Middle Earth: Shadow of War‘s marketing campaign is in full force thanks to Director Neil Huxley’s live action film. We had the privilege to sit down with Neil and discuss what went into preparing the film, along with what it was like to shoot a live action set for such an iconic franchise. Huxley’s career experience in post-production was an enormous help in preparing for this “Friend or Foe” live action film. Add that to the photographic expertise of Game of Thrones veteran Fabian Wagner and prosthetic expertise of Lord of the Rings veteran Rogier Samuels, and Huxley managed to create an incredible interactive experience. Wagner shot the “Battle of the Bastards” famous scene in Game of Thrones, while Samuels led the prosthetics on the Peter Jacksons LOTR films.
You can listen to the entire interview at the bottom of the page as well. Enjoy!
Film Enthusiast (FE)– One of the most anticipated games this year is Warner Bros and Monolith’s upcoming sequel Middle Earth: Shadow of War, and we’ve covered it a lot on the site. It’s much bigger than the first game, Shadow of Mordor, and expands heavily on its innovative Nemesis System. We’ve seen much promotional material so far ranging from CGI to gameplay trailers. One thing we haven’t seen yet is a live action trailer. In fact, we haven’t seen any live action Lord of the Rings material since The Hobbit film in 2014.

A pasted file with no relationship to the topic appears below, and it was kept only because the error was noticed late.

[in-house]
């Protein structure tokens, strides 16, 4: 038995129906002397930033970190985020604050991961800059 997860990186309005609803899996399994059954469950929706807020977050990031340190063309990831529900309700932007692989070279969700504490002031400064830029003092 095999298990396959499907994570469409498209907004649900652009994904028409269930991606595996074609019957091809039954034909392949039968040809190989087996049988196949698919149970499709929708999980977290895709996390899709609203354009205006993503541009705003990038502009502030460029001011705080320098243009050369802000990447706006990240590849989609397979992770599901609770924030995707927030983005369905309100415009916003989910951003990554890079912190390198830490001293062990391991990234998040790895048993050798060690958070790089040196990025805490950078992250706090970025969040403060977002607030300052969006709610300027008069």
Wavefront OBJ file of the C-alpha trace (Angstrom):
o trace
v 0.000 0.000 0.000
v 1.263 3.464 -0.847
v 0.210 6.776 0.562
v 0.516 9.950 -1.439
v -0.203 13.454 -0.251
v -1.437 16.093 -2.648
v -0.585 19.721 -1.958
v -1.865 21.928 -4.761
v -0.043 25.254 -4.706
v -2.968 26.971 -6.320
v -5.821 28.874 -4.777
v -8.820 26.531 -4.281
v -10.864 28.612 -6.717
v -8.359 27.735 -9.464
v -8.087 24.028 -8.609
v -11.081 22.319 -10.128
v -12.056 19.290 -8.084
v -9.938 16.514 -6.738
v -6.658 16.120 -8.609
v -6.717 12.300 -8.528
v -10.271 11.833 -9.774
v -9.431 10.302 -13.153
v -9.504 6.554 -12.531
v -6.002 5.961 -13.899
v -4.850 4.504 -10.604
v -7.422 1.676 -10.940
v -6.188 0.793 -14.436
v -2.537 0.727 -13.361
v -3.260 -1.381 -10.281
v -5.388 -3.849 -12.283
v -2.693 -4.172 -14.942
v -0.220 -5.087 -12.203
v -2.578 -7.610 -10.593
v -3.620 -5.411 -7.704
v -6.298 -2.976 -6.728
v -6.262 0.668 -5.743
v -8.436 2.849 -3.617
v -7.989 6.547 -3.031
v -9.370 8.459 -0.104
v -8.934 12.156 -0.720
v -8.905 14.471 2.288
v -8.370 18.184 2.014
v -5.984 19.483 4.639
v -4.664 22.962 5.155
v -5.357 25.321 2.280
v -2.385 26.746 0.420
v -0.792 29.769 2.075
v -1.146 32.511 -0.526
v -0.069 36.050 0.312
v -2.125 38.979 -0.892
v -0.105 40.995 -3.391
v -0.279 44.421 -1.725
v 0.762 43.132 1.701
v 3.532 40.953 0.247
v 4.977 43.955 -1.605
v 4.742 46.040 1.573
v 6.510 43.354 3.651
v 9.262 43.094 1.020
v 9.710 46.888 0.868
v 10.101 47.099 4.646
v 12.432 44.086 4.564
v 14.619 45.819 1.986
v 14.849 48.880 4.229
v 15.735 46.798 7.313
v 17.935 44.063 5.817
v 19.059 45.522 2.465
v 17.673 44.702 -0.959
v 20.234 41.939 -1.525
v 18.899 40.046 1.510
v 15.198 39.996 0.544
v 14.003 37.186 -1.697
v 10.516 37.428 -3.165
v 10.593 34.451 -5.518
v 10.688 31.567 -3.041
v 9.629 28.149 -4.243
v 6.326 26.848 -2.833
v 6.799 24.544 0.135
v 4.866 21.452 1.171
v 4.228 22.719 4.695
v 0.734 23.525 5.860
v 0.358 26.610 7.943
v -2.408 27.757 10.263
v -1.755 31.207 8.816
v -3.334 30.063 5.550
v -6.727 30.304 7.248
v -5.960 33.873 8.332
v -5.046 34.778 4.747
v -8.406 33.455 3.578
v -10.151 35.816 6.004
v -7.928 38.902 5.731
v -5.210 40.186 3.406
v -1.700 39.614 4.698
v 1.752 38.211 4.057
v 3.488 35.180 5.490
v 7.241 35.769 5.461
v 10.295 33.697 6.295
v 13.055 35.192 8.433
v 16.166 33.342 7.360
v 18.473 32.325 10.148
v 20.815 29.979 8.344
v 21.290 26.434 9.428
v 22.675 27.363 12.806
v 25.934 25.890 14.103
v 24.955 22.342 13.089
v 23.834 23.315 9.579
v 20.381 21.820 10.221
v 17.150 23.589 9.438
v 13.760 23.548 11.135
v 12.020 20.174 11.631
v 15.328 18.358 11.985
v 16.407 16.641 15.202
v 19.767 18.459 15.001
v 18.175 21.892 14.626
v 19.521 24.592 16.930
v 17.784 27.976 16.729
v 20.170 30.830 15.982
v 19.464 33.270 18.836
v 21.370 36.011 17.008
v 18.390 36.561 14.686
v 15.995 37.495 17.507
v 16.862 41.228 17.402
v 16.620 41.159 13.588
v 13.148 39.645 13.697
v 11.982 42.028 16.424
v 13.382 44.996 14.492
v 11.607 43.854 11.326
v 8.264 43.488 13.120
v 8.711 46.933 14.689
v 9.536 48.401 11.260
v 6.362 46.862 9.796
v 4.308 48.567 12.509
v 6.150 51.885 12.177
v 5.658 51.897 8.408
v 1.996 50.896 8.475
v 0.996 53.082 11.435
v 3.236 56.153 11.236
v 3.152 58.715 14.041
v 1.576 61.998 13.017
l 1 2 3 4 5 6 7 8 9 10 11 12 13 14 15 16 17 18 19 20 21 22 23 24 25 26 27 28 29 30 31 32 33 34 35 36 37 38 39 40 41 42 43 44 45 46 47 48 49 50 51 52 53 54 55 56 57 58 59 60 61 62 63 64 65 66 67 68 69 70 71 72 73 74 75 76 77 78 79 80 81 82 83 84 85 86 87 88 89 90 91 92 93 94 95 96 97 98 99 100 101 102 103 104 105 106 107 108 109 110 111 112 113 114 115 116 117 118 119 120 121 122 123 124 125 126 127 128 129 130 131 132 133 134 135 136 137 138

That’s about to change with Warner Bros’ new marketing campaign, as Director Neil Huxley has teamed up with Ruffian and developed an interactive cinematic film with a number of endings for Middle Earth: Shadow of War. Huxley is no stranger to games. A gamer himself, he’s delivered the CGI/live action trailers for Assassin’s Creeed Unity, Ghost Recon: Future Soldier and Mad Max.
Mr. Huxley is kind enough to join us to speak about the film and what went into it tonight as well. Mr. Huxley, thank you for taking the time, how are you doing tonight?
Neil Huxley (NH) – I’m good thank you. Thanks for reaching out and having me be a part of this. This is cool.
FE – I gotta say, congratulations on this new cinematic. It looks amazing. What was it like to get that phone call asking you to come aboard such a landmark franchise?
NH – Oh wow. Well, it was hugely exciting to even learn about the fact that we were going to be pitching on such a project. It was a great feeling of elation and excitement and a little bit of nerves. All the usual feelings you get when you book work of this magnitude. I think for the first time in my career it was like, you know, there was also a feeling of relief that I was finally going to get a shot at doing something like this, which I’ve always dreamed of doing.